The leader of a Virginia organization for Latino immigrants was found guilty of fraud Thursday after a jury found that she had cheated two clients out of several thousand dollars while posing as a licensed attorney.
A Fairfax County jury recommended that Rose Sanchez-Canete, 48, serve two years in jail and pay $5,000 in fines for falsely promising to help two immigrants in the country illegally obtain legal status.
The trial, which began Monday, tapped into a growing problem with immigration fraud nationwide as people from Latin America, Asia and Africa seek to gain U.S. asylum or other forms of legal status by turning to unscrupulous notaries public, tax preparers and nonprofit organizations that promise affordable and fast results.
During the past three years, about 150 people in the Washington area have said they were tricked out of fees by a person not licensed to practice law or otherwise accredited to appear in immigration courts, said Anne Schaufele, an attorney with the Ayuda nonprofit group who works to prevent such cases of “notario fraud.”
Officials at the Justice Department’s Executive Office for Immigration Review — which oversees the nation’s 58 immigration courts — said they have received 400 fraud complaints since 2012.
Sanchez-Canete is director of the Latino Federation of Tenants Organization in Alexandria (LAFEOTA), an organization that started in the 1980s to help Latino immigrants with landlord-tenant disputes. Since 1996, the organization has been investigated 10 times by the Virginia State Bar for suspected immigration fraud.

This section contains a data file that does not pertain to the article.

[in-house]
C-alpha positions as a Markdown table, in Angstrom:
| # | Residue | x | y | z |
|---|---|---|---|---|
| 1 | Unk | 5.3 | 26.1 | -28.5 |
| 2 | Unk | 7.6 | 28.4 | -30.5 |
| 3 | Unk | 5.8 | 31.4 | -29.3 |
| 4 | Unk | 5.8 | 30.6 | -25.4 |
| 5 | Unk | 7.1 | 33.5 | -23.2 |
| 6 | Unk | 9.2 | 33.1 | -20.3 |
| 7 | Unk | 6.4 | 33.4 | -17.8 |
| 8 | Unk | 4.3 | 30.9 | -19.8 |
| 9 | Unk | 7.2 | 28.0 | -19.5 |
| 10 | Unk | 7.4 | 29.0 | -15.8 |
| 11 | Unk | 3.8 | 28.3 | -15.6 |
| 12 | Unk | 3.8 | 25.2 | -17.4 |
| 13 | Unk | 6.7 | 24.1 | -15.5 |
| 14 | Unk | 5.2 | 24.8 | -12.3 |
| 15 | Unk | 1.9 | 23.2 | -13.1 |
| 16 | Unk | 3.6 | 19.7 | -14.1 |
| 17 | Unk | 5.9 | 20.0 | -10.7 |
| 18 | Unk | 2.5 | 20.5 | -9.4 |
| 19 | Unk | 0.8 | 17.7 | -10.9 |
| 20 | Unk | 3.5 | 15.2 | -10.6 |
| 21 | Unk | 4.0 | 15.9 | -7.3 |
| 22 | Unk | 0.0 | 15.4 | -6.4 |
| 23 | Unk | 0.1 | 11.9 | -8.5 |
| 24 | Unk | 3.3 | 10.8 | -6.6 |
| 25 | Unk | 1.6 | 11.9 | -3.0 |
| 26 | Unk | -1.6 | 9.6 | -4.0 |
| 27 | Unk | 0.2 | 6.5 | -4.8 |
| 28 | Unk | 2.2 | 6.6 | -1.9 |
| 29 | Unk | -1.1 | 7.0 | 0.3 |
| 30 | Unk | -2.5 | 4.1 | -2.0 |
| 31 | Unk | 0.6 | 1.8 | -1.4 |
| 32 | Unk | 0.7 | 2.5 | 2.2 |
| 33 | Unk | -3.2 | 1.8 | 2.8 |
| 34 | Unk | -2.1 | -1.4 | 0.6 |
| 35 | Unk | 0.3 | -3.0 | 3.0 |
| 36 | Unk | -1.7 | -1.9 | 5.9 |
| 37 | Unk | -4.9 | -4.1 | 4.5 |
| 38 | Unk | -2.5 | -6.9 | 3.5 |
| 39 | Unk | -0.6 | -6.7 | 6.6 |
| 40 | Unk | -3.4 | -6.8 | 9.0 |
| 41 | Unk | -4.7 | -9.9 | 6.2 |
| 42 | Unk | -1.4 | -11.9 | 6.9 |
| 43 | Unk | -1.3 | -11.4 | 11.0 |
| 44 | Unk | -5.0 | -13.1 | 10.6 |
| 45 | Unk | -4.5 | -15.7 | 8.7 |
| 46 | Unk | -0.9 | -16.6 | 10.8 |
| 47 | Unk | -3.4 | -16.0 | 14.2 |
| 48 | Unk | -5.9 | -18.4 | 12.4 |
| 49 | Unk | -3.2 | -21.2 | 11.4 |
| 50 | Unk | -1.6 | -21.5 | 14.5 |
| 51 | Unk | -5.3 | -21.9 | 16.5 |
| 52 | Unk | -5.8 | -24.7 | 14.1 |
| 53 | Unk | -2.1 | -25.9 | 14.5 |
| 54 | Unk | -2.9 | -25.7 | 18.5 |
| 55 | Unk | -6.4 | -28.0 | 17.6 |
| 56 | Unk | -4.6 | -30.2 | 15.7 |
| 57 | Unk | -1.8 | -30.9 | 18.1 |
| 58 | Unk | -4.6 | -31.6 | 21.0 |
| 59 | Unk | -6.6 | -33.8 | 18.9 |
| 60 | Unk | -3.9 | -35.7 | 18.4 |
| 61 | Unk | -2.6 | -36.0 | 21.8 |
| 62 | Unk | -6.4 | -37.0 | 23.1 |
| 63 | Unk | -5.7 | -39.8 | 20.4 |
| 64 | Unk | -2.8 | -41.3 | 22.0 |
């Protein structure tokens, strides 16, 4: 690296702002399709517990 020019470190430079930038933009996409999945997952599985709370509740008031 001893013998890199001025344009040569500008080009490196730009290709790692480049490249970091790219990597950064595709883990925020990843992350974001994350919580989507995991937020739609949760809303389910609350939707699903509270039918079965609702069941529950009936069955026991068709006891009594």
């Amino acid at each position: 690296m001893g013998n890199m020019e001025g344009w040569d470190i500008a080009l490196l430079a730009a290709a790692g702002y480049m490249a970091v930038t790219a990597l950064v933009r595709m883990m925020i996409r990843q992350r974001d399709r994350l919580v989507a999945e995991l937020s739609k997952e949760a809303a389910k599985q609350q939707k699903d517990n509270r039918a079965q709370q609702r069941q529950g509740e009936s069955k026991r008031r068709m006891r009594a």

On Thursday, Sanchez-Canete was found guilty of promising two of her clients green cards when both were in the country illegally and had no chance of gaining legal status.
The jury found her not guilty of another felony fraud charge involving a third client.
In each of the cases in which she was convicted, Sanchez-Canete charged several thousand dollars in fees for her services, according to the office of Fairfax County Commonwealth’s Attorney Ray Morrogh.
“This deserves years in jail, multiple years,” Assistant Commonwealth’s Attorney Rachel Roberts told the jury, accusing Sanchez-Canete of preying on the hope of immigrant clients who are desperate to gain legal status in the United States.
Several of Sanchez-Canete’s supporters testified on her behalf, arguing that the dispute was the result of confusion by LAFEOTA clients.
They characterized Sanchez-Canete as an impassioned advocate for Latino immigrants who worked weekends to help people.
“At no point has she said to me that she was an attorney,” said Rafael Alberto Nunez, who claimed that Sanchez-Canete helped him gain legal residency in 2010, and then his U.S. citizenship. “I’ve never had a problem with her. Every time I’ve spoken with her she’s given me the truth.”
Ricardo Ramos, a friend of Sanchez-Canete’s for 21 years, said she has worked tirelessly to help her community.
“She’s always working; that’s the thing,” he said. “We’ve always tried to get her to have a social life.”
During the sentencing Thursday, Sanchez-Canete stared straight ahead as her jail sentence was read out by a courthouse clerk.
Afterward, she retreated into a witness room with her friends and loudly sobbed.